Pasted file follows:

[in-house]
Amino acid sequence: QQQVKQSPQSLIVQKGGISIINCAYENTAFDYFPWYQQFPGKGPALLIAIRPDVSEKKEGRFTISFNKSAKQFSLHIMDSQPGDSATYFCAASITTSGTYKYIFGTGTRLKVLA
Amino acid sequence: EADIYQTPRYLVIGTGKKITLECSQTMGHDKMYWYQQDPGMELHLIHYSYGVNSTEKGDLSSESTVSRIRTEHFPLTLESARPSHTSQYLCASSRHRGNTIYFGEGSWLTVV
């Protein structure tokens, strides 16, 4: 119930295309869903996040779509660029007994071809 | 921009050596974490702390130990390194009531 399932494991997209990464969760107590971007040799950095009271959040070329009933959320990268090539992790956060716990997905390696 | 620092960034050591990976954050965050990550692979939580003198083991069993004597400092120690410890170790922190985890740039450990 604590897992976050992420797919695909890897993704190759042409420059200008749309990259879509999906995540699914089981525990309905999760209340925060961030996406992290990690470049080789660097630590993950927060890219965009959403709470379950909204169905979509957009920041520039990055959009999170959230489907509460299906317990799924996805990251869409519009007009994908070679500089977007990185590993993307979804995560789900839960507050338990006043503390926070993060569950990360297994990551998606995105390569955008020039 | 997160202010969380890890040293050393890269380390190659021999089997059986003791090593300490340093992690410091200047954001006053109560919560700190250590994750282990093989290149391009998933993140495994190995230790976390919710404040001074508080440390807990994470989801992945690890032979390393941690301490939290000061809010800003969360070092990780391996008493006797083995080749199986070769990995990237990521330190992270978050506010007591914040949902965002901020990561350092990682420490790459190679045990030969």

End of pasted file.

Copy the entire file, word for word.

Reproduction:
[in-house]
Amino acid sequence: QQQVKQSPQSLIVQKGGISIINCAYENTAFDYFPWYQQFPGKGPALLIAIRPDVSEKKEGRFTISFNKSAKQFSLHIMDSQPGDSATYFCAASITTSGTYKYIFGTGTRLKVLA
Amino acid sequence: EADIYQTPRYLVIGTGKKITLECSQTMGHDKMYWYQQDPGMELHLIHYSYGVNSTEKGDLSSESTVSRIRTEHFPLTLESARPSHTSQYLCASSRHRGNTIYFGEGSWLTVV
């Protein structure tokens, strides 16, 4: 119930295309869903996040779509660029007994071809 | 921009050596974490702390130990390194009531 399932494991997209990464969760107590971007040799950095009271959040070329009933959320990268090539992790956060716990997905390696 | 620092960034050591990976954050965050990550692979939580003198083991069993004597400092120690410890170790922190985890740039450990 604590897992976050992420797919695909890897993704190759042409420059200008749309990259879509999906995540699914089981525990309905999760209340925060961030996406992290990690470049080789660097630590993950927060890219965009959403709470379950909204169905979509957009920041520039990055959009999170959230489907509460299906317990799924996805990251869409519009007009994908070679500089977007990185590993993307979804995560789900839960507050338990006043503390926070993060569950990360297994990551998606995105390569955008020039 | 997160202010969380890890040293050393890269380390190659021999089997059986003791090593300490340093992690410091200047954001006053109560919560700190250590994750282990093989290149391009998933993140495994190995230790976390919710404040001074508080440390807990994470989801992945690890032979390393941690301490939290000061809010800003969360070092990780391996008493006797083995080749199986070769990995990237990521330190992270978050506010007591914040949902965002901020990561350092990682420490790459190679045990030969």